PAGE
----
Learning New Tricks/Variety is the Spice of Life


Disclaimer: This is not an affiliate/promotional post. I don't earn anything. This is simply my own experience/opinion.

I remember ballet class at 5 years old. We were asked to do a split. When I tried, it hurt and I didn't get all the way down. The teacher said, "It's your first try. Don't look at the others, concentrate on yourself." I never did do a split as easily as others, but, I excelled in other areas.


We all have our challenges and we all have our passions and talents. Sometimes, we show ourselves and the world what we are meant to do when we are very young. Other times, we discover what we love much later in life.

So my cinnamon buns didn't come out perfect on my first try. And, I made a mistake when I attempted my chocolate chip muffins again. that were awesome the first time. They were awesome the second time too, after I corrected the great muffin debacle. This doesn't mean I can't cook or bake. It means, after years of doing things one way, through no fault of my own, I've had to learn new tricks. It also means that even people with years of expertise, still make mistakes.


It takes practice, hard work, dedication and failures to perfect something. No one wins a gold medal without doing those things. You can cook, if it interests you enough to take the time to practice and learn from mistakes.

Don't listen to the criticism of others. If they laugh, let them laugh. Stay focused and dedicated and remember, success is the best revenge and success along with happiness is even better!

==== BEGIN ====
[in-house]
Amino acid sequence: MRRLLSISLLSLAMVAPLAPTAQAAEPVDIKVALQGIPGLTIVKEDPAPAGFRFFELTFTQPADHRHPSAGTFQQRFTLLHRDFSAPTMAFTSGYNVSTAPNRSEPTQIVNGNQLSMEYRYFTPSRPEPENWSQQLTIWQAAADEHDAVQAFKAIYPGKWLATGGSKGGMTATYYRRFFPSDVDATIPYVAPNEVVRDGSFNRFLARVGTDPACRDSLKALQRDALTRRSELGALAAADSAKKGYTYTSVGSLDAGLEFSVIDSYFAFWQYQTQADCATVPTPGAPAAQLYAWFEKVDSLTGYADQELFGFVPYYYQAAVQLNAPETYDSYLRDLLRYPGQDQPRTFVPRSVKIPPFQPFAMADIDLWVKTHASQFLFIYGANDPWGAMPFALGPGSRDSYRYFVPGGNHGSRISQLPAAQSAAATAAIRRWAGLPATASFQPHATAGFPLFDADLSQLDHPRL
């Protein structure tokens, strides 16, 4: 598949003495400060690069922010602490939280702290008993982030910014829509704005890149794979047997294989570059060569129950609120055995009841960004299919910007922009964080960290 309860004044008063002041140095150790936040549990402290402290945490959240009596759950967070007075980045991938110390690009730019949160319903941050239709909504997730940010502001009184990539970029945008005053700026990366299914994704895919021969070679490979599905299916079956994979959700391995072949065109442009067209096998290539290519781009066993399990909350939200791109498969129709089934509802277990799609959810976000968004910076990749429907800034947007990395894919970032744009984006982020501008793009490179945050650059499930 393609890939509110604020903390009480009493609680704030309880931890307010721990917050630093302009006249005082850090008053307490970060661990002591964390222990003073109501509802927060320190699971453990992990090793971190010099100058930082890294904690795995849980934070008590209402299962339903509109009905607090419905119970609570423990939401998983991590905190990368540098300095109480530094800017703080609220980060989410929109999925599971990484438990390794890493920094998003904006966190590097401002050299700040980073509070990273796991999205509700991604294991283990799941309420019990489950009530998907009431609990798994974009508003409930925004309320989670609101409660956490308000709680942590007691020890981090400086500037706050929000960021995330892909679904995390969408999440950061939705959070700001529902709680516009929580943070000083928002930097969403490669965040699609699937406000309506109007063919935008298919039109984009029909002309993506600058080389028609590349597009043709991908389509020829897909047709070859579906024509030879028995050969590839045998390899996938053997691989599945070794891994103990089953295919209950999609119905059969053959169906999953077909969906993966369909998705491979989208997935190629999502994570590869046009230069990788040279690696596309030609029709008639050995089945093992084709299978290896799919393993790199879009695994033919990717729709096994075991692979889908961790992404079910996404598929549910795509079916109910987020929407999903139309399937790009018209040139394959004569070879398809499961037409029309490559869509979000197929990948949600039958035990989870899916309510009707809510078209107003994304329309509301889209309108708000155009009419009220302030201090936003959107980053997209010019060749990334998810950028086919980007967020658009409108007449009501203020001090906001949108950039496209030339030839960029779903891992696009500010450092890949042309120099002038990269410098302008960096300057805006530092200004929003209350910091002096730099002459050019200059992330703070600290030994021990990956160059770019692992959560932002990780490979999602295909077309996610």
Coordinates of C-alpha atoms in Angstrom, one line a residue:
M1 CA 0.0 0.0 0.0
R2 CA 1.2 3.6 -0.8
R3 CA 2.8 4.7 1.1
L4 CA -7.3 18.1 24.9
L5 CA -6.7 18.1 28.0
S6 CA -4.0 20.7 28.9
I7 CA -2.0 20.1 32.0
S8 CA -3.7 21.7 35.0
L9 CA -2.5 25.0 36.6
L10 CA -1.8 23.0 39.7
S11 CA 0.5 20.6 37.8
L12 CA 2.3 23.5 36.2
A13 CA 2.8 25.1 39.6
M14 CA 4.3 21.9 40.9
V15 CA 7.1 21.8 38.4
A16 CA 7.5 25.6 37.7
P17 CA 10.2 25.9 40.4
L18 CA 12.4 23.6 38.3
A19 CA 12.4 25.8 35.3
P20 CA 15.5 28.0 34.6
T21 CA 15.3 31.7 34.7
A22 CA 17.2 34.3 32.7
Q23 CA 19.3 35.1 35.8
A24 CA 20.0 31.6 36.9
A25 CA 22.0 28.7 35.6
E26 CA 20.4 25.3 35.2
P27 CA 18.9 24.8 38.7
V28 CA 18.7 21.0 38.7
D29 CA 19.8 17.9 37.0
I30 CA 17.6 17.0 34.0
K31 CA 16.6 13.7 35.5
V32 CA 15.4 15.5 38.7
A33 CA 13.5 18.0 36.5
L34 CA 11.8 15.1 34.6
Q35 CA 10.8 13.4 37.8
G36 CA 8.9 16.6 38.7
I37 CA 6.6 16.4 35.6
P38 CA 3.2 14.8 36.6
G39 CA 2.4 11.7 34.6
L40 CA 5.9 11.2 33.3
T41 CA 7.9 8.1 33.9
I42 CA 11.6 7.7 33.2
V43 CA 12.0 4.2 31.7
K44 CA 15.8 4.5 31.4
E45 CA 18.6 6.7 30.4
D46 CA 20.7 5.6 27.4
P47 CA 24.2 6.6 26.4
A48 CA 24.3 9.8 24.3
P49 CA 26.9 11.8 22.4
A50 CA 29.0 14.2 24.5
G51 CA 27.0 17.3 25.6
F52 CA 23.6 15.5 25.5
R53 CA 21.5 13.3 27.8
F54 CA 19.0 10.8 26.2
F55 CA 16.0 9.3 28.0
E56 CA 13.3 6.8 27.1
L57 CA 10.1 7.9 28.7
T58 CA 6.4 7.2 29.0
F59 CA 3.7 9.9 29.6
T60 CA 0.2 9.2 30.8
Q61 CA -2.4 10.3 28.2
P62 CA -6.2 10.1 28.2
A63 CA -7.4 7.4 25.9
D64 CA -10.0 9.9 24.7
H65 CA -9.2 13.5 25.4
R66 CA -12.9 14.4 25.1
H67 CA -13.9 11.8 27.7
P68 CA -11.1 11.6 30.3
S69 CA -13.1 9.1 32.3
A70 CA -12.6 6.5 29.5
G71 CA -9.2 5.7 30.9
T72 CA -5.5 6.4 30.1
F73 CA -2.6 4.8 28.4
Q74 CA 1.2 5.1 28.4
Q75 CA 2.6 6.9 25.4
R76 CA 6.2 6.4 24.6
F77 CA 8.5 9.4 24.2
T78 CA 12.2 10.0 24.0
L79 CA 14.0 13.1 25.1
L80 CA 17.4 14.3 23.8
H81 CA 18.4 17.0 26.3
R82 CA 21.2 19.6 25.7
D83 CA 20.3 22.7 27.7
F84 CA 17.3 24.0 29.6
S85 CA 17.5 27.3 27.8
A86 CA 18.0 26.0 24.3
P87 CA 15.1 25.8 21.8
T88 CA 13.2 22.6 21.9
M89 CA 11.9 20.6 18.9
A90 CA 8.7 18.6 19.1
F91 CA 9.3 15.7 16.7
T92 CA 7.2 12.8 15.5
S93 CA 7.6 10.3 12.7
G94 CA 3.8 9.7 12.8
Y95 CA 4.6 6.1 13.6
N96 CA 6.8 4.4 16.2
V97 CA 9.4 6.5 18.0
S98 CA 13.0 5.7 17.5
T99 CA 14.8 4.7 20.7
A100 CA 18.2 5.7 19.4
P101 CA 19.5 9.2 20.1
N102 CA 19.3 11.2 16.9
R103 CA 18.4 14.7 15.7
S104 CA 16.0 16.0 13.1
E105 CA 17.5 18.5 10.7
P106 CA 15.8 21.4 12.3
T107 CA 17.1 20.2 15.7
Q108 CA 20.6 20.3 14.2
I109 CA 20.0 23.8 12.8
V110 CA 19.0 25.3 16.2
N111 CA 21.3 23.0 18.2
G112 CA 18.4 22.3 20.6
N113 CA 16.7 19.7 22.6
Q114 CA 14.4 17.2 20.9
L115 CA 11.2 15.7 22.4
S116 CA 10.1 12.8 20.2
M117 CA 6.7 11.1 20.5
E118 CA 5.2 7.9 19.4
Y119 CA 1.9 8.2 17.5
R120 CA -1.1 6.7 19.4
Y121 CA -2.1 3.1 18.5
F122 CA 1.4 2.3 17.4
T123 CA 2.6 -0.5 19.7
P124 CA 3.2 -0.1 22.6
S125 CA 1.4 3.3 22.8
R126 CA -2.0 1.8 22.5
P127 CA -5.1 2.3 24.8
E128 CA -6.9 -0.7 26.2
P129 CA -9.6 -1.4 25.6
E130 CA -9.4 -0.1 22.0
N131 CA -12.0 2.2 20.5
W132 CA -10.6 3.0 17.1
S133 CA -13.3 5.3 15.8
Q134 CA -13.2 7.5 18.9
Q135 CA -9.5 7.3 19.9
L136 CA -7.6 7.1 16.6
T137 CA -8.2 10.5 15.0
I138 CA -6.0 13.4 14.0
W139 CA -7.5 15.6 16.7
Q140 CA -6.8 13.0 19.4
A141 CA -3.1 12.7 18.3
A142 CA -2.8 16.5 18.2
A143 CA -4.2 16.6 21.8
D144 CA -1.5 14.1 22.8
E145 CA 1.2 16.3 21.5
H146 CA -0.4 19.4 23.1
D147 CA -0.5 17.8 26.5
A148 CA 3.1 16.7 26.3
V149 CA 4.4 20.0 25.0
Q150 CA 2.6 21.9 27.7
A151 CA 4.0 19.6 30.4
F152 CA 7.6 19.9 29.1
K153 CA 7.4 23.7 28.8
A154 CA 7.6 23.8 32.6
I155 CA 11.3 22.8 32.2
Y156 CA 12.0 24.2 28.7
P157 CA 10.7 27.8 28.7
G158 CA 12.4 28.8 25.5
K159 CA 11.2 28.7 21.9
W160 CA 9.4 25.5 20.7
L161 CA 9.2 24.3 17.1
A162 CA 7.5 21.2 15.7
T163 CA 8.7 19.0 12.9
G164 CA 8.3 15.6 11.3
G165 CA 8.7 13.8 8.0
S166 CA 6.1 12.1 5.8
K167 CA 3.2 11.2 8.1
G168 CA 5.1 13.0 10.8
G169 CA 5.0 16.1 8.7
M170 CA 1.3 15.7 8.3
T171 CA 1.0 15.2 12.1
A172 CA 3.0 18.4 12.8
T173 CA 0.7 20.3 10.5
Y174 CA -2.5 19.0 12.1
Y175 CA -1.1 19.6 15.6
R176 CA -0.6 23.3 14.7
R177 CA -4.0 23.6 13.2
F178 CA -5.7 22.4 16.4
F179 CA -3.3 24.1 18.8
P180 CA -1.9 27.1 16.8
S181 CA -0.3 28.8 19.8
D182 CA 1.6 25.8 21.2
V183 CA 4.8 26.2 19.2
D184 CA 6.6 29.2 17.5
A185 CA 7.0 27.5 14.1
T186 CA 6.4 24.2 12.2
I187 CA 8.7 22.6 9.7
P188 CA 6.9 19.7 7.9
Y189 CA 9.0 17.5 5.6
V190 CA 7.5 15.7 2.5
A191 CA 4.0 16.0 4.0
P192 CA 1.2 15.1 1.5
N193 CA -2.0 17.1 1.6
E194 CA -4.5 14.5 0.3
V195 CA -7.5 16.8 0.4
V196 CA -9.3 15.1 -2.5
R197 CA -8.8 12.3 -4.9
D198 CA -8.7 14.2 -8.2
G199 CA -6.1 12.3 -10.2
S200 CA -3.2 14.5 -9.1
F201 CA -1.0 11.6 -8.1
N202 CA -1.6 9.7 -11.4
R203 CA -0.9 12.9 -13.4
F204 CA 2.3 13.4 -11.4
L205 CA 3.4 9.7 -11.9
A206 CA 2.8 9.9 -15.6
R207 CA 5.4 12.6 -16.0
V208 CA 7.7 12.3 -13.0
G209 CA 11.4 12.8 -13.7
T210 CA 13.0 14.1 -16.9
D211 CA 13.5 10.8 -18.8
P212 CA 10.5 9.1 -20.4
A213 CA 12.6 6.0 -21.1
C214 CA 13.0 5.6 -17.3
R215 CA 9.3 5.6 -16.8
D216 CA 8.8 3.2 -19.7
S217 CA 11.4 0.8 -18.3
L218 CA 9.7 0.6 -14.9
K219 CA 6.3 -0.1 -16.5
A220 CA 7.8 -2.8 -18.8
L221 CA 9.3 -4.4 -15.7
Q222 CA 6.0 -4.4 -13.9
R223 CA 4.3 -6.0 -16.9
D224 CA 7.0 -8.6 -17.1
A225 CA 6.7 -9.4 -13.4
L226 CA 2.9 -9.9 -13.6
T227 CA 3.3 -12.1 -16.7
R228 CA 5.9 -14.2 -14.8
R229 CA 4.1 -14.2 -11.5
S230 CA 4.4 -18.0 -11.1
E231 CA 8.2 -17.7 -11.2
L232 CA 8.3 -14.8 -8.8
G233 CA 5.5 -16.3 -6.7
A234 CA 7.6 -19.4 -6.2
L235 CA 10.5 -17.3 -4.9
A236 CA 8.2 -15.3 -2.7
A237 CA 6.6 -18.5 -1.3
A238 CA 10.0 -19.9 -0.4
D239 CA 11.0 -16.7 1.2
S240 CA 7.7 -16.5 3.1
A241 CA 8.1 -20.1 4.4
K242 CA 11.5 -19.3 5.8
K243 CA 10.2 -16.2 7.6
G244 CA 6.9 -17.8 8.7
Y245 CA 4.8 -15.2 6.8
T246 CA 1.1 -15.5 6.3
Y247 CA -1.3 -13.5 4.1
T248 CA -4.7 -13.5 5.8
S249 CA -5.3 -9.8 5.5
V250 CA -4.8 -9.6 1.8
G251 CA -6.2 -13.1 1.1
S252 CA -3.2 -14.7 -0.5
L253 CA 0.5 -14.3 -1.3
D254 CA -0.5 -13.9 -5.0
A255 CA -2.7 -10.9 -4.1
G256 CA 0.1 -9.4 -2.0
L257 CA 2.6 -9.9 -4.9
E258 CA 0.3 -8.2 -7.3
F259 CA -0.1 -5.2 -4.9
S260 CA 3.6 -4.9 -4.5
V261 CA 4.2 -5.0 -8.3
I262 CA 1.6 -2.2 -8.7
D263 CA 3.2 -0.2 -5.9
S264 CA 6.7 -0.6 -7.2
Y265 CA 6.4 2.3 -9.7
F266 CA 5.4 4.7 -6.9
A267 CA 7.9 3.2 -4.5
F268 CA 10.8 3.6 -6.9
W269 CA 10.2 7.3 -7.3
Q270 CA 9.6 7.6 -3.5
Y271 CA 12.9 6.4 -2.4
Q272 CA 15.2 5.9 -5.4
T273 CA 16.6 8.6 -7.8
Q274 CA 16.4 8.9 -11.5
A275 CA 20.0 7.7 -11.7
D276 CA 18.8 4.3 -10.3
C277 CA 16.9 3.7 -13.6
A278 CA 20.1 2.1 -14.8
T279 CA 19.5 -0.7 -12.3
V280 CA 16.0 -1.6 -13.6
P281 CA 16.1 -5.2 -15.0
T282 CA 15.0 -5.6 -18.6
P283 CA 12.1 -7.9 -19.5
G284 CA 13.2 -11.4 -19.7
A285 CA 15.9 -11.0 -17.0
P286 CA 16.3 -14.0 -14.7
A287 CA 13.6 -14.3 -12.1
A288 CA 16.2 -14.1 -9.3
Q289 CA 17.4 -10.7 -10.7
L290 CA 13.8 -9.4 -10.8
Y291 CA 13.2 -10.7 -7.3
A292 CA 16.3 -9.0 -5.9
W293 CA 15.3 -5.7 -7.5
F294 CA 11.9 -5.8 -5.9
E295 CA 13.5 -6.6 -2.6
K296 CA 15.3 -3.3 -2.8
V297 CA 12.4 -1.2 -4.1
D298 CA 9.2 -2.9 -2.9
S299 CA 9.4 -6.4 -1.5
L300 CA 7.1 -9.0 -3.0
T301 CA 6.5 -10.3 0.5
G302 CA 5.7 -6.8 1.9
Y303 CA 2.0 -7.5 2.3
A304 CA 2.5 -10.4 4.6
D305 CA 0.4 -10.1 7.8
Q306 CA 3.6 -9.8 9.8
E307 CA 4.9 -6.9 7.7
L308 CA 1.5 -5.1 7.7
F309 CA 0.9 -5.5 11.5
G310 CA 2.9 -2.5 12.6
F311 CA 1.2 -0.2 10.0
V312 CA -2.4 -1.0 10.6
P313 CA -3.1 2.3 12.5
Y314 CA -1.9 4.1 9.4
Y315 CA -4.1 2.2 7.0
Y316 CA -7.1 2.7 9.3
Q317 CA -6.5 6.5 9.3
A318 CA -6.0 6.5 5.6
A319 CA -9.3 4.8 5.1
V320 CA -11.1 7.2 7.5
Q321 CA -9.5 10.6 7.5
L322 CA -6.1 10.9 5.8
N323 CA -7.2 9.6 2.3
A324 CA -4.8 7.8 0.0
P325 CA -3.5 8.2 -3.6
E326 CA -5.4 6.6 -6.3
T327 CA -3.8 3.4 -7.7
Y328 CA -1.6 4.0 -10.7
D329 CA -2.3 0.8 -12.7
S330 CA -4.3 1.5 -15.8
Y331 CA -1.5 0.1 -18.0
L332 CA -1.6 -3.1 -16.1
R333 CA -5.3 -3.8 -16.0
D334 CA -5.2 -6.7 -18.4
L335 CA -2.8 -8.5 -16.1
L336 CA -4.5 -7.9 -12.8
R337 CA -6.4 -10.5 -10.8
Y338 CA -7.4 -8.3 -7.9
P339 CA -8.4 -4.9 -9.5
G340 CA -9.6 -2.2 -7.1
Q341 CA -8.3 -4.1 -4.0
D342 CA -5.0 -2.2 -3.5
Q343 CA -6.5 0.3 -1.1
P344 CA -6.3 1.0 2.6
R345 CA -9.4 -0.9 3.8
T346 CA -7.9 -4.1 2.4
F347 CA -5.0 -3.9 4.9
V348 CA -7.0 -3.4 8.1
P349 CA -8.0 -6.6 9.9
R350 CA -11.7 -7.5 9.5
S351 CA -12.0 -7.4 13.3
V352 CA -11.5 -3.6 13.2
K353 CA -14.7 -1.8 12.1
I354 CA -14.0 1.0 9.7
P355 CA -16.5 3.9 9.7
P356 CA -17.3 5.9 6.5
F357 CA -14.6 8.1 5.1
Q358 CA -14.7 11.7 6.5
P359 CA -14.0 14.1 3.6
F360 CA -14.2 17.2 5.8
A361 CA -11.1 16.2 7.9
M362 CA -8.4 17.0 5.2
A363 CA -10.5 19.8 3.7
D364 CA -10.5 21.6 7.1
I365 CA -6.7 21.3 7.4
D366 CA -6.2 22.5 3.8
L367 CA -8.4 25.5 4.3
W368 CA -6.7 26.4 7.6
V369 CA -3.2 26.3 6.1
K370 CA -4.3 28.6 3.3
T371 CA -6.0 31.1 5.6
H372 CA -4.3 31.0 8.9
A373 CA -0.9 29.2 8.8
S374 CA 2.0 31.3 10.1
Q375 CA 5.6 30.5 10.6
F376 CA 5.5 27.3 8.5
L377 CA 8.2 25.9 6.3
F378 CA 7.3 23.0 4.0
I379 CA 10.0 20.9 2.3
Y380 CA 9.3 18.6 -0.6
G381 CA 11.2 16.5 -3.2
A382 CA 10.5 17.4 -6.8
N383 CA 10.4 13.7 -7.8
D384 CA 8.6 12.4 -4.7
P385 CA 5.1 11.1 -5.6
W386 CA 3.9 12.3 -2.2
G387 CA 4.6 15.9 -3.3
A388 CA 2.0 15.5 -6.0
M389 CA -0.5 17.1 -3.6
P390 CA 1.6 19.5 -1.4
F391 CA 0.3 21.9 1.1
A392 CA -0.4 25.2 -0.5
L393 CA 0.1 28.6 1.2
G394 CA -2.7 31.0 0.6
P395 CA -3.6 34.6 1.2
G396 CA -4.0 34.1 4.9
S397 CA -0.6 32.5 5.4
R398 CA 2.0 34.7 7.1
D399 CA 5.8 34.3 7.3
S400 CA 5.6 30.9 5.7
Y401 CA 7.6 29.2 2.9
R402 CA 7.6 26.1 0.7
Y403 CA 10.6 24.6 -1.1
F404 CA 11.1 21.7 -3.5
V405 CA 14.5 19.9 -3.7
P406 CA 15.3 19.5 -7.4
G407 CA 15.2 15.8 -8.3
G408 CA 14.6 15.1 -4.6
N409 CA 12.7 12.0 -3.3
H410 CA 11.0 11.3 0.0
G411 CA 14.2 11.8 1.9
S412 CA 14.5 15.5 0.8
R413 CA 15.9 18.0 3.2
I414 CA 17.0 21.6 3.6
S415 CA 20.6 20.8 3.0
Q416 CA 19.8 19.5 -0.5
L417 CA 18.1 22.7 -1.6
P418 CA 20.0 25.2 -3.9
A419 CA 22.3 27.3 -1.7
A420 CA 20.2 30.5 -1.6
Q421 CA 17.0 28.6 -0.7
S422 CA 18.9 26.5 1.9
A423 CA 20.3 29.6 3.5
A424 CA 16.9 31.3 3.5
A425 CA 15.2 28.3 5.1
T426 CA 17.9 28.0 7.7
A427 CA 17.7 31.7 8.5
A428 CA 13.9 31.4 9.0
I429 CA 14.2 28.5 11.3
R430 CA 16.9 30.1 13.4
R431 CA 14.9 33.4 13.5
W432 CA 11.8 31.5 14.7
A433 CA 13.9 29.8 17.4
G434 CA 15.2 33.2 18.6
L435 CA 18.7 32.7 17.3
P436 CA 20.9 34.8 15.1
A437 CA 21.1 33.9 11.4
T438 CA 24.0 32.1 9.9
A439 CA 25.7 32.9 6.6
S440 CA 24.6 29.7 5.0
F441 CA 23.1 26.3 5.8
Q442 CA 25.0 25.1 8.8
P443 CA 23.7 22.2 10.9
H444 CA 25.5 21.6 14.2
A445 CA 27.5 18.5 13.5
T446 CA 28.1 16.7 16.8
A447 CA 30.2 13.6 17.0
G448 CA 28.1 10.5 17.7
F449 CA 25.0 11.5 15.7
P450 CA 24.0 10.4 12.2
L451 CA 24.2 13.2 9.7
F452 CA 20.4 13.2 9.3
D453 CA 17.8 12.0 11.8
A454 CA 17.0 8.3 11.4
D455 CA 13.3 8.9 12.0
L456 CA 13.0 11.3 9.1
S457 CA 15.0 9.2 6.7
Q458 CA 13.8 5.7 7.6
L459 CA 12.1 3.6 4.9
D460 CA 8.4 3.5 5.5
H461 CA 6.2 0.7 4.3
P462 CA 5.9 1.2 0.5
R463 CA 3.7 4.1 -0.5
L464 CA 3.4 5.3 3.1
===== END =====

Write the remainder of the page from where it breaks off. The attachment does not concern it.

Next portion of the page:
I once had someone who never tasted my food call it "slop". The best part was, I then posted pictures of food created by professional chefs, and when she saw them, thinking they were mine, she called it "slop" again. Sometimes, it's fun to watch people make fools of themselves.


Don't listen to those that have no purpose in your life. Listen to those who matter. They count, not the stranger on the internet or the person sitting next to you in a work meeting. My friends, family and coworkers, who actually tasted my meals, matter, not some dope on the internet who is mad at you for what they imagine you to be.

Laugh. After all, laughter is the best medicine. Laugh at yourself, don't let others have all the fun. I laughed at my repulsive looking but very tasty cinnamon buns and at the craziness that took place in my kitchen the other day. I laughed at my husband's expression when he walked into the kitchen!

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The same person who made fun of my food, watched a video of my mom making meatballs and commented, "she just throws a bunch of stuff into a bowl and mixes it together." Um, ok, I'd say she hit on the secret of cooking! Isn't that how we all cook? We throw "stuff" together and make something delicious? I'm still confused over that attempted insult.

She followed that absurd statement by trying to ridicule us for not using all fresh ingredients. McCormick has been in business over 100 years. I'm going to go out on a limb and say a lot of people use dry ingredients, including famous chefs.

Considering McCormick's products fly off the shelves, especially around the holidays, I'd say dry ingredients have a place regardless of what this naysayer thinks. We use fresh ingredients when we have them in stock. But there is no shame in using dry and it doesn't hinder the taste. I had the gall to use dry bay leaves in my red bean dumpling soup!

My advice is the same as my mother gave us from very small children. "Never care what anyone else thinks. As long as you aren't intentionally hurting anyone or doing something illegal, what others think isn't your problem."


Have confidence, keep trying, keep learning, stand tall, never give up and remember, you can do it, no matter what that "it" might be. It won't be easy, but it will be worth it.

The most intriguing things were discovered by mistake! Don't be afraid to make mistakes, you could invent something amazing.


Happy cooking and baking!





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